Morning comment: Carney's testimony, RBA minutes

Mantas Vanagas
Chris Scicluna

Following a mostly positive session in Asia, Wall Street traded weaker from the get-go yesterday. In particular, technology stocks came under renewed downward pressure amongst reports of further cutbacks in iPhone production and as a further slump in crypto-currency values applied downward pressure to chipmakers. A weak housing report from the NAHB – indeed the weakest since August 2016 – added to the negative tone. At the close the S&P500 was down 1.7%, albeit slightly above its lows for the session. Both US Treasury yields and the US dollar were slightly weaker too.

Not surprisingly, developments on Wall Street have weighed on Asian bourses today with widespread losses in recorded across the region. The major bourses have fallen close to 2% in both mainland China and Hong Kong. But despite a drop of more than 5% in Nissan’s share price, the Topix closed down a more moderate 0.7%, while losses of around 1% were seen in South Korea and Singapore. Meanwhile JGB yields were little changed as BoJ Governor Kuroda told the Diet that the Bank had little chance of achieving 2% inflation in FY20, but reiterated that the current policy approach – including the negative policy rate – was best suited to achieving the target over time.

Euro area:
Today’s most notable data releases from the euro area are already out in the shape of German PPI and French labour market figures. In line with expectations, the former reported a small pick-up in producer price inflation, from 3.2%Y/Y to 3.3%Y/Y, matching the highest reading since the end of 2011. Energy prices, up 9.4%Y/Y, were the main factor driving producer inflation higher, with petroleum products reporting a hefty increase in prices of 19.2%Y/Y, while gas and electricity prices rose more than 9%Y/Y. Excluding energy prices, however, PPI inflation was only 1.6%Y/Y, unchanged from September. Energy price inflation is now roughly at its peak, and so we expect headline PPI in Germany (and the euro area as a whole) – and indeed headline CPI – to decline steadily lower over coming months.

Meanwhile, the French jobless data were somewhat disappointing, with the headline unemployment rates remaining unchanged from the previous quarter in Q3 at 8.8% in metropolitan France and 9.1% when the overseas departments are also included, both down 0.5ppt from a year earlier. Nevertheless, the employment rate of the working-age population in metropolitan France edged up 0.1ppt to 65.9%, representing the highest level since the early 1980s, with full-time employment rate up 0.3ppt and the part-time rate down by the same amount.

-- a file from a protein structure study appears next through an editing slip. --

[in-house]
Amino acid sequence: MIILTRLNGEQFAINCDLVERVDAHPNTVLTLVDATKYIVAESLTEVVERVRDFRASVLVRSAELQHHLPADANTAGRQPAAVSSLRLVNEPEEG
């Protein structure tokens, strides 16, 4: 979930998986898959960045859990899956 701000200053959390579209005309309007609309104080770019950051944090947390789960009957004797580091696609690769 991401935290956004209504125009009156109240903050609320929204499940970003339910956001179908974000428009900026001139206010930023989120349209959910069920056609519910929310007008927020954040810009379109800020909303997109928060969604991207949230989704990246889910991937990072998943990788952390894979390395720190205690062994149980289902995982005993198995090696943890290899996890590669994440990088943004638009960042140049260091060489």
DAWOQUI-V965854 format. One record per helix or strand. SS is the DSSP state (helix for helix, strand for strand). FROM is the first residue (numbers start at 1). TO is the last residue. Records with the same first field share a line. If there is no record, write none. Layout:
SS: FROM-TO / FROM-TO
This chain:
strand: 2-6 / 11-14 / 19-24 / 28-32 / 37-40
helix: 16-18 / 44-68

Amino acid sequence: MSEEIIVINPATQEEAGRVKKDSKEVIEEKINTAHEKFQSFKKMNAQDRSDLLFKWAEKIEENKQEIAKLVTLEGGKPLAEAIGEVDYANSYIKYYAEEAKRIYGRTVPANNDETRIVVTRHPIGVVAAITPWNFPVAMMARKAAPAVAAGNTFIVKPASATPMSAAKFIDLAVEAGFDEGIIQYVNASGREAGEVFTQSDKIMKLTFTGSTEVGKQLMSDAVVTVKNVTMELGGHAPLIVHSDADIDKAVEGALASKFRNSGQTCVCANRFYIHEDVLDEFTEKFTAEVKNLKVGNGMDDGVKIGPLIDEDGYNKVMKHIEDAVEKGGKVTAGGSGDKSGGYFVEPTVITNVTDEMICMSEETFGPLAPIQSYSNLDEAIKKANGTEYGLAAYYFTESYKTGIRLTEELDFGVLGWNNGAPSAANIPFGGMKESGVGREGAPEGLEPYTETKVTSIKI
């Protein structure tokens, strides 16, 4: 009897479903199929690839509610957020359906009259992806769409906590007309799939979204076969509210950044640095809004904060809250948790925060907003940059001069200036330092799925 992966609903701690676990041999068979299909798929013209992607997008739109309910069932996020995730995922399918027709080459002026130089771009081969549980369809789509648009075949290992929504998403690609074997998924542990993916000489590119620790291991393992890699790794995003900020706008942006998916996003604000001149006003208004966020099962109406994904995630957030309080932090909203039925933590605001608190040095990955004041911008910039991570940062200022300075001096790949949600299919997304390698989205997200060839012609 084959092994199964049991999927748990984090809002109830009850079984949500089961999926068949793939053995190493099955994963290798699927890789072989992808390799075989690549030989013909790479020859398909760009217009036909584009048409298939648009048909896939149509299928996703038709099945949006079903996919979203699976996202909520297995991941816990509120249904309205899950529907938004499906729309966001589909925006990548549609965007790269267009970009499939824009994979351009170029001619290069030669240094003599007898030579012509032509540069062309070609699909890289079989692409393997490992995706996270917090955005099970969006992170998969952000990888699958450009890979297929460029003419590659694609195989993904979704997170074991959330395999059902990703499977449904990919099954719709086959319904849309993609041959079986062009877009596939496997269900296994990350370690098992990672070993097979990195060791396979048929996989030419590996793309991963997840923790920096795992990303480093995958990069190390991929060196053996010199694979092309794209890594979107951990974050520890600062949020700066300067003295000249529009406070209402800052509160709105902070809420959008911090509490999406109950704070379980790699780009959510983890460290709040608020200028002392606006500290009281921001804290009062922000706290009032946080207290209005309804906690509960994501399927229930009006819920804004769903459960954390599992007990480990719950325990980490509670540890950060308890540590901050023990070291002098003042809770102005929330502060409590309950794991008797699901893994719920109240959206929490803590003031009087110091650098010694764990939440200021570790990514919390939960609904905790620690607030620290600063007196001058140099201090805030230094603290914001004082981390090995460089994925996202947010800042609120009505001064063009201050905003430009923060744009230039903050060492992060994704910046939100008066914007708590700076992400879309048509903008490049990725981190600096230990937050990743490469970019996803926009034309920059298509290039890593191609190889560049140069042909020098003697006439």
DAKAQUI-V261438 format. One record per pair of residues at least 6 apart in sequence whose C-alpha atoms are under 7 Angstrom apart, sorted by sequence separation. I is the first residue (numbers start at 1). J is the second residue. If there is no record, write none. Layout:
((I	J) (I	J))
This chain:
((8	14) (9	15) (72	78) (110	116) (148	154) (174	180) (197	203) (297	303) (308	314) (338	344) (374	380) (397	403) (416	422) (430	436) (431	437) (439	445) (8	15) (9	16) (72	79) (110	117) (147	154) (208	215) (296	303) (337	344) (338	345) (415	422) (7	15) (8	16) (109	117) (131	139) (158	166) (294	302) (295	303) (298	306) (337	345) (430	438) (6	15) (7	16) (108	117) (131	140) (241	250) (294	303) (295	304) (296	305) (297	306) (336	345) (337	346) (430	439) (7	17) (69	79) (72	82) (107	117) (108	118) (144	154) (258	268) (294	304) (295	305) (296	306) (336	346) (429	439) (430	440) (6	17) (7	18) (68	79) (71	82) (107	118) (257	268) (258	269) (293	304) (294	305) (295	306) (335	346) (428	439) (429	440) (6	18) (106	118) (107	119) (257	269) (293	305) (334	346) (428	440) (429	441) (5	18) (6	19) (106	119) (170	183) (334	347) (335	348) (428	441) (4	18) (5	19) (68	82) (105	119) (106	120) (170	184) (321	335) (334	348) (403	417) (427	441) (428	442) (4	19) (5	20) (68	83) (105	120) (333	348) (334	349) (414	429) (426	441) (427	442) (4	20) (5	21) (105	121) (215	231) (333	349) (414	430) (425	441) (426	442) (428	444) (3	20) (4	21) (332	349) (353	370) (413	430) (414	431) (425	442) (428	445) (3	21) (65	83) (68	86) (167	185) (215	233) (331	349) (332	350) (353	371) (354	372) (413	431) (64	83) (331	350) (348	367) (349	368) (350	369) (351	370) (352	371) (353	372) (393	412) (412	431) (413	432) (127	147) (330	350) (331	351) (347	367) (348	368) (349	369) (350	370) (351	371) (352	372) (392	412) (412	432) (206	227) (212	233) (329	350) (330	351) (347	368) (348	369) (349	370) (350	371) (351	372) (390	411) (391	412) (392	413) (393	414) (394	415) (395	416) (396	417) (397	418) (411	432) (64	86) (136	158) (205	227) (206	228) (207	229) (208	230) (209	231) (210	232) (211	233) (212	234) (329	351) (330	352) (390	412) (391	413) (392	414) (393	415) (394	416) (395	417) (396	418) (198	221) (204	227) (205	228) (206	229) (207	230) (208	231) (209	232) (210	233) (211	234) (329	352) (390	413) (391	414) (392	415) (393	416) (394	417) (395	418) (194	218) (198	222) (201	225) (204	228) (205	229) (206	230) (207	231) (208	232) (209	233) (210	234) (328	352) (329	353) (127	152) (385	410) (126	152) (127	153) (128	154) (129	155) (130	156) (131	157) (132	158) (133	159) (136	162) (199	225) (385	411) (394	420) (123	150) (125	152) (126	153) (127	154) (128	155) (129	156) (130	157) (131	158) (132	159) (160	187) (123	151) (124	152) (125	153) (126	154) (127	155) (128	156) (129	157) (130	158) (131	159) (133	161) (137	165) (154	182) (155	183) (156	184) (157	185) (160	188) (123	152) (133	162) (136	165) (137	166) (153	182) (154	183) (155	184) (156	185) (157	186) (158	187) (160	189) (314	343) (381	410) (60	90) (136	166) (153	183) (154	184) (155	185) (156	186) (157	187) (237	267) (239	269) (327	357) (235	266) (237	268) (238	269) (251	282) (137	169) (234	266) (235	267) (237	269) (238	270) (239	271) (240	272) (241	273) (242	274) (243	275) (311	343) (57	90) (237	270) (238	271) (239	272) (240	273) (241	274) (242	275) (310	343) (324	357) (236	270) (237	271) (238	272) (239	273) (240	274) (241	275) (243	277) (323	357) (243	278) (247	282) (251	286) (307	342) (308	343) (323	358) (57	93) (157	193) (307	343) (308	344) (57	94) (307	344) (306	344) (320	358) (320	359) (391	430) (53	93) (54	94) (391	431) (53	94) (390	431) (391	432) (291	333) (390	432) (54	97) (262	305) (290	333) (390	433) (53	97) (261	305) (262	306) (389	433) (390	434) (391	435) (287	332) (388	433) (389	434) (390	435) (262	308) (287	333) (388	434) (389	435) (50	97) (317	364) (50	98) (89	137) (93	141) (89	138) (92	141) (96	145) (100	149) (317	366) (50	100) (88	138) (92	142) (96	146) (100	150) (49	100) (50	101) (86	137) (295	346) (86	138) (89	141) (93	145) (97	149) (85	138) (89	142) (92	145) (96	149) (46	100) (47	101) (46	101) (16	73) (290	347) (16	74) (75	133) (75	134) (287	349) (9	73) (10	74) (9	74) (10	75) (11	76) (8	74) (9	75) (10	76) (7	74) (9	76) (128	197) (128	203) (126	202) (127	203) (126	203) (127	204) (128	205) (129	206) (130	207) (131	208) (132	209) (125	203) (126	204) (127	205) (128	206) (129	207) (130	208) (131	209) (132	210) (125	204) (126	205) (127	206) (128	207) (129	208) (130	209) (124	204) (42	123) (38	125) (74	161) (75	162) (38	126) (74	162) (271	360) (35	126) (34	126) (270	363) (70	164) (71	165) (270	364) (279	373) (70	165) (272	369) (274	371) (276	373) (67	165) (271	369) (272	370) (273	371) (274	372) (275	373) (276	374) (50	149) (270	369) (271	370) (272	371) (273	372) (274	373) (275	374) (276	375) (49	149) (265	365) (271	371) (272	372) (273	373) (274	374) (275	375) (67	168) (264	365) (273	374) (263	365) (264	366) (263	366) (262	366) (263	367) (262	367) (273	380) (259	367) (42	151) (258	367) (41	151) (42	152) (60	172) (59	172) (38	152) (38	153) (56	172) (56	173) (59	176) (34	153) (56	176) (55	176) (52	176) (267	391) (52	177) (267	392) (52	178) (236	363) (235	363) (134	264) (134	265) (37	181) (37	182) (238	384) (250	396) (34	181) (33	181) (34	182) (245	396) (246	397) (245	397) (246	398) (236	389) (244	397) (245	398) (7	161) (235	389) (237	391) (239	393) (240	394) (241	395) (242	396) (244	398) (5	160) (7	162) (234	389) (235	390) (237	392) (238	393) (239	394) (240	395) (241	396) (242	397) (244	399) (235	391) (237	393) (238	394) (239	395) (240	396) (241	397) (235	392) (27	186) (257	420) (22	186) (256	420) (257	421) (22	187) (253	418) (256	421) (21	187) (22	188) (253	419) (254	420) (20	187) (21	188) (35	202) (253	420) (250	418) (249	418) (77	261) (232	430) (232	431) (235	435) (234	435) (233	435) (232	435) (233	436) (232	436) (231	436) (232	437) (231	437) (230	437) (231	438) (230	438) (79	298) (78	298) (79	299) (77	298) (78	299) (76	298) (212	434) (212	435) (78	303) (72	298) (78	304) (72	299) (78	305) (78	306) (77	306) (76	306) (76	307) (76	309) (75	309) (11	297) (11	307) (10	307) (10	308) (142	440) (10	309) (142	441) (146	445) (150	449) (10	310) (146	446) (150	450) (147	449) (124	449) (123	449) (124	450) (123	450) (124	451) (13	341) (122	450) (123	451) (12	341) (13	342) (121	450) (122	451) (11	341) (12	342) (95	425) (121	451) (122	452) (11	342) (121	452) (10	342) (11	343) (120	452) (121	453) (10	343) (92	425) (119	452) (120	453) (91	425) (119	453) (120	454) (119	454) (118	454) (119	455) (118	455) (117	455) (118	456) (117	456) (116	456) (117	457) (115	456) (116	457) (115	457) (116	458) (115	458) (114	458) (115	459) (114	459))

Following the publication of the latest Inflation Report earlier this month, today BoE Governor Carney and other MPC members are set to testify before the Treasury Select Committee. The UK’s October inflation figures were lower than the BoE expected and the latest economic sentiment surveys have been consistent with a sharp slowdown in economic momentum at the start of Q4. So, their assessment of how the economy is performing will certainly be of interest. But having repeated many times that UK’s economic outlook and the path of the BoE monetary policy to a large extent will depend on what will be agreed in the Brexit negotiations, there is little doubt that they will be pressed to comment on the implications of the draft Withdrawal Agreement. It seems difficult to believe that they will be prepared to give a thorough opinion ahead of the publication next week of their assessment of the likely monetary and financial impact, although Carney might be expected to repeat his previous intimations that its adoption would likely imply an upwards revision to the BoE’s baseline forecasts for growth and inflation, and hence the strong likelihood of another rate hike in the first half of 2019 and additional tightening beyond.

Data-wise, the CBI’s Industrial Trends survey will be worth watching for any insights into how sentiment in the manufacturing sector is holding up against the backdrop of intense uncertainty about the future trading arrangements between the UK and the EU. We expect another downbeat survey.

In the US, the dataflow will bring October housing starts data, which should show a modest increase in October following a 5.3%M/M drop in September. Single-family homes will probably remain at a low level, but the more volatile multi-family category might should improve from the low level in September. Nevertheless, the data will likely remain consistent with a housing sector that has lost a good deal of momentum.

Yet again the release of the minutes from the RBA’s latest Board meeting provided no surprises, in keeping with the post-meeting press statement and subsequent Statement on Monetary Policy. The concluding ‘Considerations for Monetary Policy’ section repeated the Board’s earlier assessment that, based on the Bank’s forecasts, “…the current stance of monetary policy would continue to support economic growth and allow for further progress to be made in reducing the unemployment rate and returning inflation towards the midpoint of the target.” And looking further ahead, it was also again stated that “members continued to agree that the next move in the cash rate would more likely be an increase than a decrease, but that there was no strong case for a near-term adjustment in monetary policy.”  RBA Governor Lowe will give a dinner speech in Melbourne shortly, although the title – Trust and Prosperity – suggests a speech more focused on regulatory matters than those of monetary policy.

On the data front, the ANZ-Roy Morgan weekly consumer confidence index fell 2.0pts to 117.8, leaving it a little above the average reading since the survey began in 2010.

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